Current situation of Shiliin Gol grassland is just a miniature example of ecological destruction occurring all over the region. According to Xinhua News, usable grassland in Inner Mongolia is only 50 million hectares which is an 18% decrease compared to 10 years ago; The desert areas have tripled to 8.3 million hectares and are increasing 86,000 hectares every year. Ulaanchav Grassland, Horchin Grassland and Ordos Grassland which are three of the five largest grasslands in Inner Mongolia have almost completely disappeared and turned to sand.

Facing up to the tragic situation, the Inner Mongolian authorities have launched the “Environmental Emigration” policy. Currently, Shiliin Gol League is one of the main targets of this policy. An official from Shiliin Gol League Planning Commission admitted the fact that the comprehensive “Environmental Emigration” plan will start to be carried out from April of this year. But the official refused to reveal details.


The so-called “Environmental Emigration” is aimed at the eviction of the herders from the desert lands. According to the government’s explanation, the policy could bring recovery to the land, as well as help herders to overcome their sense of hopelessness.

However, the plan has caught the close attention of ethnic Mongolian human rights organizations overseas. Enhebatu, president of the Southern Mongolian Human Rights Information Center said this policy has not only deprived the ethnic Mongolian people’s right to own their native land, but has also destroyed their traditional culture and life-style.


Enhebatu revealed that the Southern Mongolian Human Rights Information Center has already submitted a communication to the United Nations in order to draw the international community’s attention to the “Environmental Emigration” policy. He is suspicious about the Chinese government’s claim of “volunteer environmental Emigration”.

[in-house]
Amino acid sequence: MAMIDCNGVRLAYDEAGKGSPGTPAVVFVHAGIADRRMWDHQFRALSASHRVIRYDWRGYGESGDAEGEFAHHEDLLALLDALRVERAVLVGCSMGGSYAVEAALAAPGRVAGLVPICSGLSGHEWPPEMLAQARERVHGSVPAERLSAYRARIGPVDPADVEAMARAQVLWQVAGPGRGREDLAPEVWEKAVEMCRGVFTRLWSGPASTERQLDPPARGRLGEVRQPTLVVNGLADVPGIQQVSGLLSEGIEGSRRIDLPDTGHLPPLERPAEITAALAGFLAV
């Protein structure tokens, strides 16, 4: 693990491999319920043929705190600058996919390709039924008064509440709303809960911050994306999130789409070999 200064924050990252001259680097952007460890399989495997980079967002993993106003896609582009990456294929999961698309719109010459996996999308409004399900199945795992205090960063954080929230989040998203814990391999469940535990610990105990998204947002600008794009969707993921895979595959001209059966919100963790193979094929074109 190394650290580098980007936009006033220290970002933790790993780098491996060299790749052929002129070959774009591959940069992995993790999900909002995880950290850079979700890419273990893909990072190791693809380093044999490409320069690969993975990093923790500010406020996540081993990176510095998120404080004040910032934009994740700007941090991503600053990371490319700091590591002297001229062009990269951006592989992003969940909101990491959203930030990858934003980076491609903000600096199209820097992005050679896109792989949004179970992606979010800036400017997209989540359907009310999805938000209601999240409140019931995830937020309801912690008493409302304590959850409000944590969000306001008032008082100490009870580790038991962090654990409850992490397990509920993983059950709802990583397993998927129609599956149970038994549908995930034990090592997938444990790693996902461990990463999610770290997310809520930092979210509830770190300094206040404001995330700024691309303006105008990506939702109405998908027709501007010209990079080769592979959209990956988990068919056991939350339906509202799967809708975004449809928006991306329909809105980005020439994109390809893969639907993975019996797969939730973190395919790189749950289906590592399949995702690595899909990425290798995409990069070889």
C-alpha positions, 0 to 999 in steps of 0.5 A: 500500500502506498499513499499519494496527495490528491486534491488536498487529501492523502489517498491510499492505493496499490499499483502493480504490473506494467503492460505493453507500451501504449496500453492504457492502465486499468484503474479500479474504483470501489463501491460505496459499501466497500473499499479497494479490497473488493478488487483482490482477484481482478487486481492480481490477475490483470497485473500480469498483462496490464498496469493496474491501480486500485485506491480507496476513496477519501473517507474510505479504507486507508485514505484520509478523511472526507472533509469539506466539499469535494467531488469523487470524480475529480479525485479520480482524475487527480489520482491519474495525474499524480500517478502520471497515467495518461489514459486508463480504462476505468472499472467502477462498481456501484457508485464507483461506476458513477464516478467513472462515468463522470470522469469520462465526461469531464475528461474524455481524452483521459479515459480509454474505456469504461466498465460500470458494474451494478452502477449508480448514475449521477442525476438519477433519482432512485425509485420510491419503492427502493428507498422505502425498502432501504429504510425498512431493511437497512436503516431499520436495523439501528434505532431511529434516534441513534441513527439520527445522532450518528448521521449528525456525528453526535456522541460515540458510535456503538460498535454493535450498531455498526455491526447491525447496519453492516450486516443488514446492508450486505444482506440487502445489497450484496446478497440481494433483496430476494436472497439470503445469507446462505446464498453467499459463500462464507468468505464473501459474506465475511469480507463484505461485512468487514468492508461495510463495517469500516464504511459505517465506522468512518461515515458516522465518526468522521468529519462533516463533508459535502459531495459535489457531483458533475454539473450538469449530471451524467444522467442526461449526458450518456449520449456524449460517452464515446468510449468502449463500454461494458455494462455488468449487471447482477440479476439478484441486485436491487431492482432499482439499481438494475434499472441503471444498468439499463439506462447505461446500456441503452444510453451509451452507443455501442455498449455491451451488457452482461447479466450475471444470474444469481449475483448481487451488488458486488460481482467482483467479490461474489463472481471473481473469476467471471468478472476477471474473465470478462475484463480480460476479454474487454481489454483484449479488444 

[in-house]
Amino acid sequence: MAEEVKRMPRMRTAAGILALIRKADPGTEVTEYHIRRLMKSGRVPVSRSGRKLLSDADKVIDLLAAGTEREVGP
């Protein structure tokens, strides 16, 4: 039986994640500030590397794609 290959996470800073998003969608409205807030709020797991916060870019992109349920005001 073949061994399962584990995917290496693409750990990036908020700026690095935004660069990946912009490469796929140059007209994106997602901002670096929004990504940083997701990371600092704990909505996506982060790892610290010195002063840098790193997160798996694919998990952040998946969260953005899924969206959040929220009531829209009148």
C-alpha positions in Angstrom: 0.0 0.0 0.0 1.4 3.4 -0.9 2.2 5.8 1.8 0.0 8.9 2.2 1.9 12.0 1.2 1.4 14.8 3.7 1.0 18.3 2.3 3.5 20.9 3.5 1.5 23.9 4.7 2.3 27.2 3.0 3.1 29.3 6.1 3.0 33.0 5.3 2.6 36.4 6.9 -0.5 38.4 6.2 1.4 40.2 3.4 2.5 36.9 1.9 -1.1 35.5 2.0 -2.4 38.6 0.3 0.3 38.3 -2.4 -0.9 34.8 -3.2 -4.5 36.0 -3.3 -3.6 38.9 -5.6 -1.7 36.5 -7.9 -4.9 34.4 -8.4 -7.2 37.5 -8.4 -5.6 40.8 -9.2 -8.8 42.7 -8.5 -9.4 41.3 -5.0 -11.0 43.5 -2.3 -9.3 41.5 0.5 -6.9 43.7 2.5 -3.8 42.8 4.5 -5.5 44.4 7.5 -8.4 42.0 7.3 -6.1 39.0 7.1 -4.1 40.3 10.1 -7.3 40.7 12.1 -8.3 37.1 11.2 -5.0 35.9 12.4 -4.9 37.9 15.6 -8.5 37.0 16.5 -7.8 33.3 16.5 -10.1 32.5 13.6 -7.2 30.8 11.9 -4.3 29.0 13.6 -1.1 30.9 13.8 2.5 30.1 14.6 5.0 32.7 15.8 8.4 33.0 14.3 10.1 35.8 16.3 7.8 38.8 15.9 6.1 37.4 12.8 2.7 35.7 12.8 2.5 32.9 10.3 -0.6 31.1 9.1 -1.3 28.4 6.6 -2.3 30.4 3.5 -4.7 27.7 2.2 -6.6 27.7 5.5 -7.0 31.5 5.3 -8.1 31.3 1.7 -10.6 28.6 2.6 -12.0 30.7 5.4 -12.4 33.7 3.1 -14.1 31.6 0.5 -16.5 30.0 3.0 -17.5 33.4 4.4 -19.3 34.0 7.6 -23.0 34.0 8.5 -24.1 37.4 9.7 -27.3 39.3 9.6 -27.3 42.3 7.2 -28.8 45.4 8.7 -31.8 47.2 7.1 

According to the Chinese official news media, 160,000 herders have already been “environmentally migrated” over the past two years and in the up-coming decade, 600,000 ethnic Mongolian herders will be forced to leave their native land under the “Environmental emigration” policy. An official from Inner Mongolian Autonomous Region Planning Commission also refused to talk about the “Environmental Emigration” issues when we interviewed him over the phone. Another official from the Economical Research Department of Inner Mongolian Social Academic Institution also refused to express his opinion on this issue because he said the “Environmental emigration” problem is an extremely sensitive issue.


“Environmental emigration might be one measure to solve the problem but the government must accept most of the responsibility” said an exile in Germany, Mr. Xi Hai Ming (Temchiltu), leader of the Mongolian students’ movement in Inner Mongolia in the early 80’s and the President of the Inner Mongolian People’s Party.